Julia Evans

Switching to Hugo

I just switched this blog from Jekyll to Hugo! This is a very small thing but maybe you will find it interesting if you find microoptimizing the way you generate your website interesting (like I do, apparently).

problem: Jekyll generated my site slowly. It took, like, 10 seconds! Who has time to wait for that! Seriously. My friends keep telling me that Hugo is really cool and it’s in Go and it will make my site generate in 0 seconds. So I decided to give it an hour and see how far I’d get. I got like 80% there in an hour, and it only took 4 more hours to finish the remaining 20%. Not too bad!

Also I got to delete a bunch of cruft in my website that I didn’t understand. Now I never need to learn to understand it!

My overall review of Hugo: Jekyll was fine. Hugo is also fine. I only ran into one weird bug when working with it today which is pretty good. Hugo is faster, which I like, and it means I don’t need to have a working Ruby dev environment. I couldn’t edit my site once for six months because I was too frustrated to get Ruby to work again. So maybe Hugo is a little more fine than Jekyll (which I pretty happily used for 4 years).

julia’s plan for migrating to Hugo

There is a guide on the Hugo website explaining how to migrate. I did not use this plan. The plan involves migrating Jekyll plugins to Hugo plugins, and who even knows how their Jekyll plugins work? Not me!

step 1: run hugo import jekyll

This gave me a Hugo site with all my content in it, but no theme. Not bad!

step 2: import a random minimal theme

ok, now I can look at my blog posts! They have all the right words in them and are not obviously completely broken. Cool.

step 3: put my theme back

I was terrified of this step. I am awful at HTML and CSS and I do not know how my Jekyll theme works. So instead of trying to reproduce my theme, instead I went to http://jvns.ca, and literally just copied the HTML there into Hugo theme files. Once my site looked right (20 minutes later!) I then figured out what I needed to do to generalize it so that not every page had the same title.

Working backwards from the HTML that Jekyll had generated to come up with a new working theme was way faster than trying to understand what my Jekyll theme files were doing.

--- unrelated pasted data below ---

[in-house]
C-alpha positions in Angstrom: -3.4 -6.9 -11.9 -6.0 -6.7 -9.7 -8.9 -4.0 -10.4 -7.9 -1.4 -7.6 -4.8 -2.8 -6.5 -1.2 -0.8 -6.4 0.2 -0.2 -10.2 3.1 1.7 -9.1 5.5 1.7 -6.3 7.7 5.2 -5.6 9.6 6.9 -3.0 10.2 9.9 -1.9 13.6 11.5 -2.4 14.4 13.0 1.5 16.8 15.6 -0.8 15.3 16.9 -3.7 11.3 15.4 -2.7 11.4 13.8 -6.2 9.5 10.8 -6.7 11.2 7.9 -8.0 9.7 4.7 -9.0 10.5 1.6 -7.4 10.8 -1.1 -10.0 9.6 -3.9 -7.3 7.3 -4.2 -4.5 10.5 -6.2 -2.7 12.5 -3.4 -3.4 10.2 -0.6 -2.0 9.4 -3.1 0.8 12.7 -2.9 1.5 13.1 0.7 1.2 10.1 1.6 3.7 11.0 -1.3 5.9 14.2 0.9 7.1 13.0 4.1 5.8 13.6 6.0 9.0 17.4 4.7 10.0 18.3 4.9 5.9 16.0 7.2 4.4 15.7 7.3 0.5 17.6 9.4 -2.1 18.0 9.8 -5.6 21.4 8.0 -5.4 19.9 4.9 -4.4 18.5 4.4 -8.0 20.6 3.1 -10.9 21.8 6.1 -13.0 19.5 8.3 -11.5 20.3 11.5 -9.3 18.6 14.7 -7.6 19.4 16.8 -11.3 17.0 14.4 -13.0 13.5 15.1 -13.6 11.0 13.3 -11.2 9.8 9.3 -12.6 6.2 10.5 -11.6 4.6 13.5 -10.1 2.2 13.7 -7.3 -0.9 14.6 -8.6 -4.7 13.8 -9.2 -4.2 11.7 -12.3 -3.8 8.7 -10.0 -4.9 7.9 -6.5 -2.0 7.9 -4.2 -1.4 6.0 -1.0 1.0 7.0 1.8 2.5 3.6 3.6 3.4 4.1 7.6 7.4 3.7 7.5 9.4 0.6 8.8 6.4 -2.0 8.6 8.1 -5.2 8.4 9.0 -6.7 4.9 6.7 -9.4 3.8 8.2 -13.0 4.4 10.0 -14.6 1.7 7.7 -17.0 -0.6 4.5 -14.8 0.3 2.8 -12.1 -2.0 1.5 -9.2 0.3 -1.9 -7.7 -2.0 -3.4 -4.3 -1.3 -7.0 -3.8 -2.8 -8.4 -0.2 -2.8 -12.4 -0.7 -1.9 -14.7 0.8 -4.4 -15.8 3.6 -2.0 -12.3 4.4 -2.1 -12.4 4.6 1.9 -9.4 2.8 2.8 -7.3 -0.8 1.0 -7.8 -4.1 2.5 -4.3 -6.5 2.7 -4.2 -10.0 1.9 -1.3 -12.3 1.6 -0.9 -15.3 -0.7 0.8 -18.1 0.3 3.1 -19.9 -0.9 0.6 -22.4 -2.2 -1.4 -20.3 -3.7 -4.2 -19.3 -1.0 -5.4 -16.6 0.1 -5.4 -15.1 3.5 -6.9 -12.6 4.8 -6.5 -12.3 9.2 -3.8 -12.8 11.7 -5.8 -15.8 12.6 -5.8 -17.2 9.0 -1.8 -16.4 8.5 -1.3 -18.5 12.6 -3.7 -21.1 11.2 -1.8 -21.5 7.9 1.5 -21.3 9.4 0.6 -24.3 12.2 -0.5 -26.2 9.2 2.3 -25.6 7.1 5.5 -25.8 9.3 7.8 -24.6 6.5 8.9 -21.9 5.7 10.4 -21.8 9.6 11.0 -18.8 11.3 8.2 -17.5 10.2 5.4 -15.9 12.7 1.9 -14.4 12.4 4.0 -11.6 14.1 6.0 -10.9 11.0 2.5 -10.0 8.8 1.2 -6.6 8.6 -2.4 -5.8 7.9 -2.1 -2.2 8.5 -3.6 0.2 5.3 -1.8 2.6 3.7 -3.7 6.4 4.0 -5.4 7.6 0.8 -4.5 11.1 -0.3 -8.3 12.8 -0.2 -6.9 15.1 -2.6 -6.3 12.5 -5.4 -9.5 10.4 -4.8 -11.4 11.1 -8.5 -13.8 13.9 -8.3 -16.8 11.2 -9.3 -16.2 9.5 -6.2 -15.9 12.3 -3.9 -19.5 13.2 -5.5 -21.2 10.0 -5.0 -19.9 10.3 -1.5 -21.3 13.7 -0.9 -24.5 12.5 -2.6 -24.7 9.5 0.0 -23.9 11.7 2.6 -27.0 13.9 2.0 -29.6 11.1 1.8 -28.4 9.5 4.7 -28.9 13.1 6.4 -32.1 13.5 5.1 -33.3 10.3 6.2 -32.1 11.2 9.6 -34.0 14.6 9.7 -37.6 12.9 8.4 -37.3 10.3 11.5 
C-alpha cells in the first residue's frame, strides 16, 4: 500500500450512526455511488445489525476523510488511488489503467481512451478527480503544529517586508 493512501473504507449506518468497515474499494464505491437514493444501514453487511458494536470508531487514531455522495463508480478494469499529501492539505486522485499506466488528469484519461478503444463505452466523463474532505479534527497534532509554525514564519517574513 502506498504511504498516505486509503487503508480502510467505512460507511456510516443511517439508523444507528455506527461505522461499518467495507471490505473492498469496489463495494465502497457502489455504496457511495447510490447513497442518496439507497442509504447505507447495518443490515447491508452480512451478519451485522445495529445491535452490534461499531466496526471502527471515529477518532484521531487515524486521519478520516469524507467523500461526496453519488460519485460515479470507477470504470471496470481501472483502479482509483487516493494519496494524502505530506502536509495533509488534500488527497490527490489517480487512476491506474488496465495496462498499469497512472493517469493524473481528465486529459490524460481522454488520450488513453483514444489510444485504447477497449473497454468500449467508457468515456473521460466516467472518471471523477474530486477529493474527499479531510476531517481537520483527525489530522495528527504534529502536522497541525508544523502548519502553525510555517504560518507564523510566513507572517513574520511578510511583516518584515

step 4: fix everything else that was broken

this included:

  • no RSS feed (along the way I found out that the amazing Andreas had posted a workaround for MY EXACT RSS PROBLEM AT https://github.com/spf13/hugo/issues/1740.
  • all my category pages were broken
  • I needed to rebuild my index page from scratch

none of this stuff was actually that hard. Yay! Hugo seems pretty heavily influenced by Jekyll so the porting was easy.

the hard parts of static site generation

from hardest to easiest:

  1. writing posts
  2. writing HTML/CSS so that they don’t look terrible (I paid my amazing friend Lea to design my site for me. I do not know how to do this at all). But it gets an easier rating because it only had to happen once.
  3. getting my static site generator to work


now my site gets generated by Hugo in 0.4 seconds and I understand better how it’s put together from scratch. And now I don’t rely on a mystery Jekyll category plugin that I never understood in the first place. Yay! Some of my CSS is slightly more broken but I’m sure I’ll be able to figure out how to fix it.

You can see the source for this website on github if you want.

There’s also a Rakefile I use to generate it. It is pretty small. The most interesting thing is a new_post task which creates a new post file for me. I stole it from Octopress and modified it pretty heavily to do the Right Thing for me.

2023 update: still fine

7 years later, I’m still using Hugo and it’s still fine. I’m still using Hugo 0.40 (released in 2018) because I don’t feel like upgrading. I really appreciate that Hugo is a static binary so that I can just keep using an old version forever if I want.

https://wizardzines.com uses Hugo too and that also works fine.

What happens when you start a process on Linux? What even is a container: namespaces and cgroups